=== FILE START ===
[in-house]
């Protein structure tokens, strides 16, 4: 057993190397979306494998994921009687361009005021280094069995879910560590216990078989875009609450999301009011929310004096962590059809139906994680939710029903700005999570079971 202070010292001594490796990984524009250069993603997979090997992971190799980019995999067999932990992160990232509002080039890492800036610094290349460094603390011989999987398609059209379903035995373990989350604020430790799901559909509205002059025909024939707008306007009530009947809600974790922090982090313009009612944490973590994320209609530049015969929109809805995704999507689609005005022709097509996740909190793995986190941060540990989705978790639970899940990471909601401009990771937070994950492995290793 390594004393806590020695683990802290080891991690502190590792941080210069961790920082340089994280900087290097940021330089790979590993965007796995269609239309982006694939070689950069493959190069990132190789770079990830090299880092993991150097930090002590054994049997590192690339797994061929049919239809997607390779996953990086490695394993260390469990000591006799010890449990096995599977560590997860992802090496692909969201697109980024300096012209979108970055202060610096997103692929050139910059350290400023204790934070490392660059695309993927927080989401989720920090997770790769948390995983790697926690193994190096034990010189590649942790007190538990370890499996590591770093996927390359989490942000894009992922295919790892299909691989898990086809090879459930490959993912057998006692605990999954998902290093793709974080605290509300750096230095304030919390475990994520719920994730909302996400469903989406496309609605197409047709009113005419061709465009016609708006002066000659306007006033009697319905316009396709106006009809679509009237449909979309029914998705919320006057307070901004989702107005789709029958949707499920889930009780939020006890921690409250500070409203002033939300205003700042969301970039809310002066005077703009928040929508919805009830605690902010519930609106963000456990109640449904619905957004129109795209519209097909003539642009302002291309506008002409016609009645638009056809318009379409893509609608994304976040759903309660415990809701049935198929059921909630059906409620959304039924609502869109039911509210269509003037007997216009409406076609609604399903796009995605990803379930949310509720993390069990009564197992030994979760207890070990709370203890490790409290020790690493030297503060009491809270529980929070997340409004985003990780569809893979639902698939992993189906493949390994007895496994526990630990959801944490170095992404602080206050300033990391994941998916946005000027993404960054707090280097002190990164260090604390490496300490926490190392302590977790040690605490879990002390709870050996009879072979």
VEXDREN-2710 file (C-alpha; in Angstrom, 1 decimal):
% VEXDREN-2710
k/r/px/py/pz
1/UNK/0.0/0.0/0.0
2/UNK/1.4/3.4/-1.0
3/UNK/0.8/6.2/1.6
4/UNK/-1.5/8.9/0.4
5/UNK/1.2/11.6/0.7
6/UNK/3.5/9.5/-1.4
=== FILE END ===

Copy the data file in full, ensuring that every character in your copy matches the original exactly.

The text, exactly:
[in-house]
């Protein structure tokens, strides 16, 4: 057993190397979306494998994921009687361009005021280094069995879910560590216990078989875009609450999301009011929310004096962590059809139906994680939710029903700005999570079971 202070010292001594490796990984524009250069993603997979090997992971190799980019995999067999932990992160990232509002080039890492800036610094290349460094603390011989999987398609059209379903035995373990989350604020430790799901559909509205002059025909024939707008306007009530009947809600974790922090982090313009009612944490973590994320209609530049015969929109809805995704999507689609005005022709097509996740909190793995986190941060540990989705978790639970899940990471909601401009990771937070994950492995290793 390594004393806590020695683990802290080891991690502190590792941080210069961790920082340089994280900087290097940021330089790979590993965007796995269609239309982006694939070689950069493959190069990132190789770079990830090299880092993991150097930090002590054994049997590192690339797994061929049919239809997607390779996953990086490695394993260390469990000591006799010890449990096995599977560590997860992802090496692909969201697109980024300096012209979108970055202060610096997103692929050139910059350290400023204790934070490392660059695309993927927080989401989720920090997770790769948390995983790697926690193994190096034990010189590649942790007190538990370890499996590591770093996927390359989490942000894009992922295919790892299909691989898990086809090879459930490959993912057998006692605990999954998902290093793709974080605290509300750096230095304030919390475990994520719920994730909302996400469903989406496309609605197409047709009113005419061709465009016609708006002066000659306007006033009697319905316009396709106006009809679509009237449909979309029914998705919320006057307070901004989702107005789709029958949707499920889930009780939020006890921690409250500070409203002033939300205003700042969301970039809310002066005077703009928040929508919805009830605690902010519930609106963000456990109640449904619905957004129109795209519209097909003539642009302002291309506008002409016609009645638009056809318009379409893509609608994304976040759903309660415990809701049935198929059921909630059906409620959304039924609502869109039911509210269509003037007997216009409406076609609604399903796009995605990803379930949310509720993390069990009564197992030994979760207890070990709370203890490790409290020790690493030297503060009491809270529980929070997340409004985003990780569809893979639902698939992993189906493949390994007895496994526990630990959801944490170095992404602080206050300033990391994941998916946005000027993404960054707090280097002190990164260090604390490496300490926490190392302590977790040690605490879990002390709870050996009879072979």
VEXDREN-2710 file (C-alpha; in Angstrom, 1 decimal):
% VEXDREN-2710
k/r/px/py/pz
1/UNK/0.0/0.0/0.0
2/UNK/1.4/3.4/-1.0
3/UNK/0.8/6.2/1.6
4/UNK/-1.5/8.9/0.4
5/UNK/1.2/11.6/0.7
6/UNK/3.5/9.5/-1.4